In many ways the peaceful A886 from Colintraive to Cairndow could already be considered the road less travelled, however although it is quiet and pretty enough, it is not particularly memorable in my opinion. If you are travelling between these locations this well maintained road is definitely the quickest and most direct way to get from A to B but I decided this was the perfect time to explore an alternative route, the even less travelled parallel 16 mile single track road (B8000) from Otter Ferry to Strachur. It is definitely not the normal tourist route, yet it skirts along the fringes of Loch Fyne revealing not only superior opportunities to enjoy the scenery but also a few hidden historical gems and a couple of well regarded destination restaurants which makes the longer detour justifiably worthwhile.
My journey to the eastern shore of Loch Fyne started with the steep drive over Glendaruel to Otter Ferry. This is definitely the more challenging route to reach the loch as the single track road twists and turns on itself while heading upwards at a severe incline. Not for the faint-hearted and I couldn't help but admire the cyclist embarking on what must be a hellish leg burning uphill struggle but then again whether you reach the top on four wheels or two, the view over Loch Fyne at the summit is worth it.
***UPDATE DECEMBER 2016*** After several failed attempts to redevelop the land, Polphail has now been demolished to make way for housing and a distillery. I'm glad I got to visit when I did before this piece of Scotland's history vanished forever.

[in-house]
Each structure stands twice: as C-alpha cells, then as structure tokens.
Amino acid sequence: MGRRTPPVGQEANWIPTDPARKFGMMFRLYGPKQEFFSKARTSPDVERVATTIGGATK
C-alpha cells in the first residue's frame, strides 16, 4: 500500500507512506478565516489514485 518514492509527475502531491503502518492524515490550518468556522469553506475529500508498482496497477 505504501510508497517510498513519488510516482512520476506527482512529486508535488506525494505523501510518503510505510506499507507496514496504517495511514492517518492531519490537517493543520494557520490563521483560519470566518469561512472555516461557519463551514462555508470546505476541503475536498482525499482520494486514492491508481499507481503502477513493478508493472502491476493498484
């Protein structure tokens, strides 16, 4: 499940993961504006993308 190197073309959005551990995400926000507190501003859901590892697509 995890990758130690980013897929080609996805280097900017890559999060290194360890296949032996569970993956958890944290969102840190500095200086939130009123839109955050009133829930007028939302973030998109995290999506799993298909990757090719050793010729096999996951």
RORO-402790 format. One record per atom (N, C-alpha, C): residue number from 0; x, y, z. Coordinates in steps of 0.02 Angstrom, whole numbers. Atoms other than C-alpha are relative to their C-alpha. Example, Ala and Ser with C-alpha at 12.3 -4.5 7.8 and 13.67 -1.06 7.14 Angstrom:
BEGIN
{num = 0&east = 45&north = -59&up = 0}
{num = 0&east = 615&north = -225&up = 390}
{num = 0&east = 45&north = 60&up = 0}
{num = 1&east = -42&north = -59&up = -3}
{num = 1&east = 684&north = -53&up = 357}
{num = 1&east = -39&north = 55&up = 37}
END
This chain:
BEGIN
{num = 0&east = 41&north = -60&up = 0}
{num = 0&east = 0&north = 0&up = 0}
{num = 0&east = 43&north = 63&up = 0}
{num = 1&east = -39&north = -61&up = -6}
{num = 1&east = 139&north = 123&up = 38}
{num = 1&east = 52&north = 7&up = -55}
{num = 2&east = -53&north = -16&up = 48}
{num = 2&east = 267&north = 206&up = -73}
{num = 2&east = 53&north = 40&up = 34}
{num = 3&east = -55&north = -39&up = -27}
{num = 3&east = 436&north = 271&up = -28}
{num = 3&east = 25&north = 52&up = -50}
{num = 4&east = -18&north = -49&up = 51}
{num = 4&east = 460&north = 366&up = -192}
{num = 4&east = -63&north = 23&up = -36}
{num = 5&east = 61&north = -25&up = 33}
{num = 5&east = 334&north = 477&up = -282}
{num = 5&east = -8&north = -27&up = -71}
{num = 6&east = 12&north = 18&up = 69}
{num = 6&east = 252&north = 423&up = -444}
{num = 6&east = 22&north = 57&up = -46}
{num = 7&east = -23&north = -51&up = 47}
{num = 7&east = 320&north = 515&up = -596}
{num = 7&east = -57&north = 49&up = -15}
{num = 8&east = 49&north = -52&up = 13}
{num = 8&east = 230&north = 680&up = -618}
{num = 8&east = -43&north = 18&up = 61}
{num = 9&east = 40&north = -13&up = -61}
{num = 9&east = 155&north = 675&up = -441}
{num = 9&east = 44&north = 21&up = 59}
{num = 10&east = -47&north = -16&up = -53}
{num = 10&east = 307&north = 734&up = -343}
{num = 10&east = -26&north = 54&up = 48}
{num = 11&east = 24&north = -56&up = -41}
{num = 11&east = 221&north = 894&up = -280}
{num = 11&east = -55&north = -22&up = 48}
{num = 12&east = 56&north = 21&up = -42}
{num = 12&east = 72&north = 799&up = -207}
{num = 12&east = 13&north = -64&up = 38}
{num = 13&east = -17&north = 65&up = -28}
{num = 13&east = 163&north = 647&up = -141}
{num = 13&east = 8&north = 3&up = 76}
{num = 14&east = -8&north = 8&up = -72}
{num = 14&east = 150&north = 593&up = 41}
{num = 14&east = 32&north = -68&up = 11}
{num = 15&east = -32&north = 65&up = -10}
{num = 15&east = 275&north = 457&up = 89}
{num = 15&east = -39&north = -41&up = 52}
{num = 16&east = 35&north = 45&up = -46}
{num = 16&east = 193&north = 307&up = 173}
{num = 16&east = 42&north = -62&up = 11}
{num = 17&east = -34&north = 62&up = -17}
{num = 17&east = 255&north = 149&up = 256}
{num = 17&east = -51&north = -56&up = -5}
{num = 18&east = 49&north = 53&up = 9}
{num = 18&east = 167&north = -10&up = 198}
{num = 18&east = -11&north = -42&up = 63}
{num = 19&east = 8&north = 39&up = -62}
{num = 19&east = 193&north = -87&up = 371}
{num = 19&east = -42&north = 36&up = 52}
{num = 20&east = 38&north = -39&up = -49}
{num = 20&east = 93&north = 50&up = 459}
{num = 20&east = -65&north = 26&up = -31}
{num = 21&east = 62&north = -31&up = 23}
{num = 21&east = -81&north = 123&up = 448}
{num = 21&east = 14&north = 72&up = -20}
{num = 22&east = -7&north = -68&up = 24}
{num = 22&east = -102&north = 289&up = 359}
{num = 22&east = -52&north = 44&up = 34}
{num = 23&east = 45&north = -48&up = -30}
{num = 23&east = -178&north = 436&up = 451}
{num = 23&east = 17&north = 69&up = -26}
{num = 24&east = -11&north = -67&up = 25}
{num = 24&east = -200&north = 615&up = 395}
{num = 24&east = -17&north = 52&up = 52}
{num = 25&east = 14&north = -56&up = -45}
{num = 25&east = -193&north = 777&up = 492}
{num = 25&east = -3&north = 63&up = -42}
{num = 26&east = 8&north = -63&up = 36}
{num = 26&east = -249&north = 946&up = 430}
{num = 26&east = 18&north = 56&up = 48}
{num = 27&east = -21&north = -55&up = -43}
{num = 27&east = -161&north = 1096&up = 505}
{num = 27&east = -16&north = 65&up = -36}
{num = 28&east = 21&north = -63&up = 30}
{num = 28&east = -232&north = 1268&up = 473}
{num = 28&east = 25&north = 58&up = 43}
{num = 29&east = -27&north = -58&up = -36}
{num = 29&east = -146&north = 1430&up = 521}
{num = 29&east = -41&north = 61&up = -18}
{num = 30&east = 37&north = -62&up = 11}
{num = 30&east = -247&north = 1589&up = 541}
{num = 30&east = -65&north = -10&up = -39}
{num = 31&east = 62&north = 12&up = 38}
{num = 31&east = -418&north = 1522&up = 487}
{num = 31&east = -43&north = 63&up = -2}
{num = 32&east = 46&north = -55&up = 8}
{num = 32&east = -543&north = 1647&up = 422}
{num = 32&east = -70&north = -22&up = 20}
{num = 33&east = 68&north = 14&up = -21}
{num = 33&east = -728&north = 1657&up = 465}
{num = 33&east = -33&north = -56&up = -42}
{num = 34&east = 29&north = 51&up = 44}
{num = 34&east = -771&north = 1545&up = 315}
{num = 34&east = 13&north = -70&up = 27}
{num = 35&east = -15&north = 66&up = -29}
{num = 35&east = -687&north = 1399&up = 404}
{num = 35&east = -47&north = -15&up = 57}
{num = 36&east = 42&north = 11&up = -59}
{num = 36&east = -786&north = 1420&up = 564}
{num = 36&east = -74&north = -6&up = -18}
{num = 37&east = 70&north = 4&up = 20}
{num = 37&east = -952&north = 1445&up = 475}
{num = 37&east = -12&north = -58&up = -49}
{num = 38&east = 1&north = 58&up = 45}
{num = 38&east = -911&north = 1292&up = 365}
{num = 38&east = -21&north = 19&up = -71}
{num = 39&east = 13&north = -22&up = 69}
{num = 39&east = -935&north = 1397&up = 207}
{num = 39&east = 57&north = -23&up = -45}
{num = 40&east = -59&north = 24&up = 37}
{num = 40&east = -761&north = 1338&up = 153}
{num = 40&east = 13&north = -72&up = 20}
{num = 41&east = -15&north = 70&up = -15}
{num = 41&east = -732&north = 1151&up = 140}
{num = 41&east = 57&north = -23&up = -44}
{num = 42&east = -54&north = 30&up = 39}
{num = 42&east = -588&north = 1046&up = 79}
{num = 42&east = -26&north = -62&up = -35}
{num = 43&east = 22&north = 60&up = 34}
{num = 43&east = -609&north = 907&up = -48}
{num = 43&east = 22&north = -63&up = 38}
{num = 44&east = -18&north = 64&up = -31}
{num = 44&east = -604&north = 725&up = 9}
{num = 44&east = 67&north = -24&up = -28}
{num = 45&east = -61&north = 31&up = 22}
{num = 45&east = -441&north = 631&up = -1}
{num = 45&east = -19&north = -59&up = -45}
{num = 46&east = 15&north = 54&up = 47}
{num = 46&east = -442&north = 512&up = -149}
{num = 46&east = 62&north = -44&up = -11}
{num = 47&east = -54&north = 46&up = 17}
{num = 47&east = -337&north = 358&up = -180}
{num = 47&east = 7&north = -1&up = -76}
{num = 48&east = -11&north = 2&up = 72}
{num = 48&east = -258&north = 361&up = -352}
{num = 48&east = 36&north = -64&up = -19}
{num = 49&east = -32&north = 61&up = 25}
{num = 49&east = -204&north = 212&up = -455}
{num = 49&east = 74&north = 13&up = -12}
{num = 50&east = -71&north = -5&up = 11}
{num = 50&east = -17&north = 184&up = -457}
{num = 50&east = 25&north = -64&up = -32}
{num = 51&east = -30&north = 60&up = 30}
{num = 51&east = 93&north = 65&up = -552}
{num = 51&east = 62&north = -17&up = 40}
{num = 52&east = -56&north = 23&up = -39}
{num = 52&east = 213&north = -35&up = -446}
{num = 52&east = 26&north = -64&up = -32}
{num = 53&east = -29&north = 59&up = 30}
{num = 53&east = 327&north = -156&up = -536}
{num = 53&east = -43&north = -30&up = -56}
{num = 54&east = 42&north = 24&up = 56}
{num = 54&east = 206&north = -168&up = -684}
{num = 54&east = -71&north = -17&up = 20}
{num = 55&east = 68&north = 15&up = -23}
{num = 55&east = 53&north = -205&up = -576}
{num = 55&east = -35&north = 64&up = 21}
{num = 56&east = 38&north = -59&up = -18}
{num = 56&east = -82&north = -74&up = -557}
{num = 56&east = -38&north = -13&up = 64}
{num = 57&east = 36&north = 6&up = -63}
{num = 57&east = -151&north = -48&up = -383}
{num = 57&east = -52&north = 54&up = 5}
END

Scotland has it's fair share of abandoned buildings in various states of neglect and spanning every era. It isn't short of crumbling townships either, many of which fell victim to the Highland Clearances. Yet even in a country full of deserted stone shells, Polphail Village is unique.
A relatively modern development at a mere 40 years young, it was built to accommodate 500 workers for a nearby oil platform construction yard but the village was never occupied. Despite the oil boom of the 1970s, logistical problems with the location meant no orders were ever placed and the yard never went into production.
Instead it has spent the last four decades at the mercy of nature, providing a home to a colony of bats and a blank canvas for street artists.
Despite it's scenic position on the shores of Loch Fyne, various plans to redevelop the land have all fallen through and it is hard to disagree with those that feel the village is a blight on an otherwise picturesque landscape. The ever expanding modern Portavadie Marina with it's elegant finishes sits on the doorstep of Polphail providing a stark architectural contrast. Yet there is something eerily fascinating about the dilapidated grey buildings with their artistically applied graffiti make-up, which provide an alluring appeal to the creative and curious.
A walk around the site provides a time capsule glimpse of a world that never was, with washing machines never used, beds never slept in and doors never opened. A waste of money, a sad place, hauntingly creepy, a health and safety hazard; Polphail is all of these things and yet it is also a uniquely intriguing place that continues to radiate a mysterious draw.
Follow my Scotland travel adventures on social media
If you have found my blog useful and would like to support me in creating future Scottish travel content, you can by me a coffee on my Ko-fi page. All 'coffee' donations are hugely appreciated